George Washington and Mr. Fairfax Take On a Contract to Survey Land
In the Spring of 1748, when he was 16 years old, George Washington joined a surveying mission into the Shenandoah Valley and the South Branch Potomac River, as was his trade, in the company of George Fairfax, Esq., a dear family friend and mentor. He kept along the way a journal in which he shared what he considered any remarkable happenstances as well as notes of his work and business.
Early on, a few days into the journey, his company stopped at a place. Most of his companions being woodsman, but not he, camped the night outdoors while he took a room at the cabin on the site. Never again on this journey did he act so contrarily to the rest of his group who possessed a wisdom that comes from experience, for he laid that night on what was a bed of straw with no sheets but a threadbare blanket covered by twice its own weight in ticks, fleas, and lice. Had they not worked so hard that day and all into the night, he remarked, he would have gotten no sleep at all in that room there. But he did, and the next several places where they sojourned were nice and, he tells us, had clean or at least tolerable sheets.
The trip of course covered rural territory but was not always so rugged. Many aplace they stopped and took in the beauty of nature: a grove of sugar trees, small streams flowing down the foothills of North Mountain and adjoining the Shenandoah River, and the meadows and lea along its banks. At one point even, for two days, they passed time in leisure with a group of Native American Indians. In a curious note, he mentions that they had just come from making war but only brought back one scalp. His party traded them some alcohol and so they were welcomed to join in that night’s ceremonial war dance, which was like a circle around a fire led by a speaker, a deerskin drum, rattlers, and a dance which involved jumping and running around the circle in a way directed by that ringleading speaker.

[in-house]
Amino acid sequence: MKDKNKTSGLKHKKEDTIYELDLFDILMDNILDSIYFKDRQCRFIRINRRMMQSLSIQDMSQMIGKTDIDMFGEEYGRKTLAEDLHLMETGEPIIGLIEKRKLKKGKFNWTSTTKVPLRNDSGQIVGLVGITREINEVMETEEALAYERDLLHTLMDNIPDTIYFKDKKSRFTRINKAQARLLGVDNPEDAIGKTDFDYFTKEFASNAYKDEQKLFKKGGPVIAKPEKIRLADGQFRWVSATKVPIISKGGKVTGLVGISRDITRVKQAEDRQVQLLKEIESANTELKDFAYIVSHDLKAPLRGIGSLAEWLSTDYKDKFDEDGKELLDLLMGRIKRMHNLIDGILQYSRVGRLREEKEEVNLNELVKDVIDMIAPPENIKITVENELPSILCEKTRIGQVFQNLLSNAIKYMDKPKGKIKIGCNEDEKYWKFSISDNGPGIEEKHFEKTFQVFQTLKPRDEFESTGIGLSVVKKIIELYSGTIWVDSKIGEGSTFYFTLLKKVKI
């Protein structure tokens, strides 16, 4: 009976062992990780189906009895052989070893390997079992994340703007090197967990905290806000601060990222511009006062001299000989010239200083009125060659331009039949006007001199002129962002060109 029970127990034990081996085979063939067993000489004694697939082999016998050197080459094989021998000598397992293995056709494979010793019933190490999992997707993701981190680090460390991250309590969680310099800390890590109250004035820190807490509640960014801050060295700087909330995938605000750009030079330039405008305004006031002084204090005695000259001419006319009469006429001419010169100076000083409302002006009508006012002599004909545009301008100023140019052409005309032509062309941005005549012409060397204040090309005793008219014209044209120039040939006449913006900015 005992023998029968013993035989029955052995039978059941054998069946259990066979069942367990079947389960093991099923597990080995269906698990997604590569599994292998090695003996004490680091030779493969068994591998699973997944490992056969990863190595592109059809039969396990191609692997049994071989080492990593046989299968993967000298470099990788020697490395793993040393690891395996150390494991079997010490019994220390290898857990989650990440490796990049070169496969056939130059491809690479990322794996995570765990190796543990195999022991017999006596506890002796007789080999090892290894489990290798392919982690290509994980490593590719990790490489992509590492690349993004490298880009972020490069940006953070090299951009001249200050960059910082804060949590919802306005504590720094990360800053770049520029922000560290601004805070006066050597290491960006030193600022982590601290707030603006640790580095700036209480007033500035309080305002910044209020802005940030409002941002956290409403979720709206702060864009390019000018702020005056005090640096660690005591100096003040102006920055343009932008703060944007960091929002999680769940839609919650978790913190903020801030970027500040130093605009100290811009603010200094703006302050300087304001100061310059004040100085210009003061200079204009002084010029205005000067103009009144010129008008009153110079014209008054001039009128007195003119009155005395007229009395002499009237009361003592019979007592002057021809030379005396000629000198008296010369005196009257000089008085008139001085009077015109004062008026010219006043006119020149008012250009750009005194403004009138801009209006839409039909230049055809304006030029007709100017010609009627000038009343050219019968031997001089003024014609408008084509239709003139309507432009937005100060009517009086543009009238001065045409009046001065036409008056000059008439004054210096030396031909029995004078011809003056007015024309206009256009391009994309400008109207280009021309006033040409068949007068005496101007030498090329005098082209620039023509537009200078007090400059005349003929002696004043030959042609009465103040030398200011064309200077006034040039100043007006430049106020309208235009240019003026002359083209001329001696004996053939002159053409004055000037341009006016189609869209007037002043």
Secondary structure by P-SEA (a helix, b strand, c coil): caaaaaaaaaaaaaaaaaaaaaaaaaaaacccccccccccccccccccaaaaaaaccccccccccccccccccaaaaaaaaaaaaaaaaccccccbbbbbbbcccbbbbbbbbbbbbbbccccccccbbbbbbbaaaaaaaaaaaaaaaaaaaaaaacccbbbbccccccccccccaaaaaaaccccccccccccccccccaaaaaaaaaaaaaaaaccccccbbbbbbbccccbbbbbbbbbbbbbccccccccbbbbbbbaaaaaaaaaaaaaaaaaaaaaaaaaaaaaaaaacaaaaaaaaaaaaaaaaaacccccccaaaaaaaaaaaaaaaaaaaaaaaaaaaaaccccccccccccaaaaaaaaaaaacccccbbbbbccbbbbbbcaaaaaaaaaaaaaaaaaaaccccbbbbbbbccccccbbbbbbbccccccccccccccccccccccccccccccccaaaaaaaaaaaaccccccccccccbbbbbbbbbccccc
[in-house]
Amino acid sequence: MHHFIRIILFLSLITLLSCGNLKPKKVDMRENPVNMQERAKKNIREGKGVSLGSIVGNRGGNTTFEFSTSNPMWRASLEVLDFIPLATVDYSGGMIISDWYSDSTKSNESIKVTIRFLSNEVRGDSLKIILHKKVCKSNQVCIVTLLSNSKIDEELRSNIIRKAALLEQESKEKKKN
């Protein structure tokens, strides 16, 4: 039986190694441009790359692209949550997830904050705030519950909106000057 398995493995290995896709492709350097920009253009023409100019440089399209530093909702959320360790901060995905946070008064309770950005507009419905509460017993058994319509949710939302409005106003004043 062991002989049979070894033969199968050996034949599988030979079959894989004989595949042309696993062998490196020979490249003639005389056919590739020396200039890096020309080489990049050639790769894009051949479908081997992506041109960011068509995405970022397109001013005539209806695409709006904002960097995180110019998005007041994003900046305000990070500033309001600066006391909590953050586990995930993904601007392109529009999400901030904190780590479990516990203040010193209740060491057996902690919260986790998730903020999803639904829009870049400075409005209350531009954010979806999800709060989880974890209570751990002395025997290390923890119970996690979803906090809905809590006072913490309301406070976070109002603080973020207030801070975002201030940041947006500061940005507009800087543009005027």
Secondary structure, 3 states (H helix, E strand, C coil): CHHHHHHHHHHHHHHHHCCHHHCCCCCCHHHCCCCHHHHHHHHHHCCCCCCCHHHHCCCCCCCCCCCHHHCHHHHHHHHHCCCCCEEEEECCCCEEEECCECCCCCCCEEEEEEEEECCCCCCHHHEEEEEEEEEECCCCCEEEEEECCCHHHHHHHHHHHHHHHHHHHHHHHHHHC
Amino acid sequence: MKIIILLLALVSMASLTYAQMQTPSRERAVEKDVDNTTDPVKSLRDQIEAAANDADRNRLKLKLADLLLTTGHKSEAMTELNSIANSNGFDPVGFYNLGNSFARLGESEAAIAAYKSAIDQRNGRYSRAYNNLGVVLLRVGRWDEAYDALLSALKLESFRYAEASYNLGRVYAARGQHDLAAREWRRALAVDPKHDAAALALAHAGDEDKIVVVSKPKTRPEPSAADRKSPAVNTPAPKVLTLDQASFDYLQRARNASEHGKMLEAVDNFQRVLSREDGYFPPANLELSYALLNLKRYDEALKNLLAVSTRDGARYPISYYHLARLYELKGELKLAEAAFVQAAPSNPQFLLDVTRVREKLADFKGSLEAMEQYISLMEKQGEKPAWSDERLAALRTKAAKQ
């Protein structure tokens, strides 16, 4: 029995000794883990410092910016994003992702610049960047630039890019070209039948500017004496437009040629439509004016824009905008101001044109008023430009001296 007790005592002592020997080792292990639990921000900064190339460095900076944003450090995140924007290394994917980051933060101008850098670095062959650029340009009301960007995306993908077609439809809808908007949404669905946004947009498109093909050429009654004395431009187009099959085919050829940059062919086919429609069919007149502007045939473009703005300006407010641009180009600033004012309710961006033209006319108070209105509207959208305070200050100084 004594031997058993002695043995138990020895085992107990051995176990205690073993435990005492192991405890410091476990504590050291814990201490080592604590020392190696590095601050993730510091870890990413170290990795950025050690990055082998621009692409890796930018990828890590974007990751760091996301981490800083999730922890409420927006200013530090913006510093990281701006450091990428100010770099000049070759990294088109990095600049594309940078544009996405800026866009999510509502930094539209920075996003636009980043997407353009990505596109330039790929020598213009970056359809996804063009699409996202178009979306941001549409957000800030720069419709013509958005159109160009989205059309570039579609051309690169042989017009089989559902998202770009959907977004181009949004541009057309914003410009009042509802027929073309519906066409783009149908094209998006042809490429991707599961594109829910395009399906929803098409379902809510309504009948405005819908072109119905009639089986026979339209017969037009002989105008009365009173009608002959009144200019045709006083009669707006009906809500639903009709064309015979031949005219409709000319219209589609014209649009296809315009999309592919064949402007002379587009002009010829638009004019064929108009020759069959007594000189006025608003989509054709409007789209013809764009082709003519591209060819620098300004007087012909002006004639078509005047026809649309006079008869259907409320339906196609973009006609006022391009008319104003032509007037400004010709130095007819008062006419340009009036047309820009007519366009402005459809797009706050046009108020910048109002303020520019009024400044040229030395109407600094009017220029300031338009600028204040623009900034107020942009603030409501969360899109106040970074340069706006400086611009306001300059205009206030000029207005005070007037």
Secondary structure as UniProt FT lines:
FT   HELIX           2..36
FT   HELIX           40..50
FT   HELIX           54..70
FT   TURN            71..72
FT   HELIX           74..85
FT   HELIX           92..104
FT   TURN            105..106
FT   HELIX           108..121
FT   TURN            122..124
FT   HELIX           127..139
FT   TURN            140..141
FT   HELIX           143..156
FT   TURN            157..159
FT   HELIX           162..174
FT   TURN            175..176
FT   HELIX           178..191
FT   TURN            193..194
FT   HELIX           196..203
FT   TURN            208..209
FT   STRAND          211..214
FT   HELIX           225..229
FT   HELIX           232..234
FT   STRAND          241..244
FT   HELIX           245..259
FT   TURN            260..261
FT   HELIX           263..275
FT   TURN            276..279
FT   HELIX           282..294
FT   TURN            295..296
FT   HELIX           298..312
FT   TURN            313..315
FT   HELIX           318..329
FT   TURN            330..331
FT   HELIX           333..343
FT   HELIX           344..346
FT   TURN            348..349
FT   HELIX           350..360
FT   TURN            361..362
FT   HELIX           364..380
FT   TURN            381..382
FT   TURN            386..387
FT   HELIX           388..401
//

When they reached their destination around the Southern Branch of the Potomac, they began their intended business of surveying lots for the new grant-holders who had bid them. Aside from work, not much else was done but hunting. One morning, young George Washington got up and shot twice at some wild turkeys, but missed, then went back to camp to start the day’s work. But nearly every day someone shot at a turkey and he made note of this.
He particularly thought it noteworthy every time someone did manage to kill a wild turkey and the nights they got to sleep in a house rather than a tent.
One day, April 9th, 1748, a Saturday while the surveyors went to work, he and Mr. Fairfax stayed back at their tents and awaited a shipment of resupply. This, with the fact that on an occasion Mr. Fairfax borrowed 5 shillings from the 16-year-old Washington, is evident that—owing to his aristocratic upbringing—young George was as much a junior executive of the company as a land surveyor.
To give an idea of how much they could work, one day, starting in the morning, they surveyed 1,500 acres of land by 1 p.m. And, quite possibly, he led this surveying team as Mr. Fairfax was elsewhere.
He also remarked that they saw a rattlesnake on their return trip home while having got lost some few miles off course on the wrong pass between the Shenandoah Valley and the Blue Ridge Mountains; this being the only rattlesnake they saw on the trip.
After what was a month and two days of travel and business, the job was completed and the party returned home safe. As for himself, young Mr. Washington returned to his brother’s home, Mount Vernon, which was named after one Admiral Vernon whom his brother had come to admire while fighting under his command during the War of Earl Jenkins’ Ear.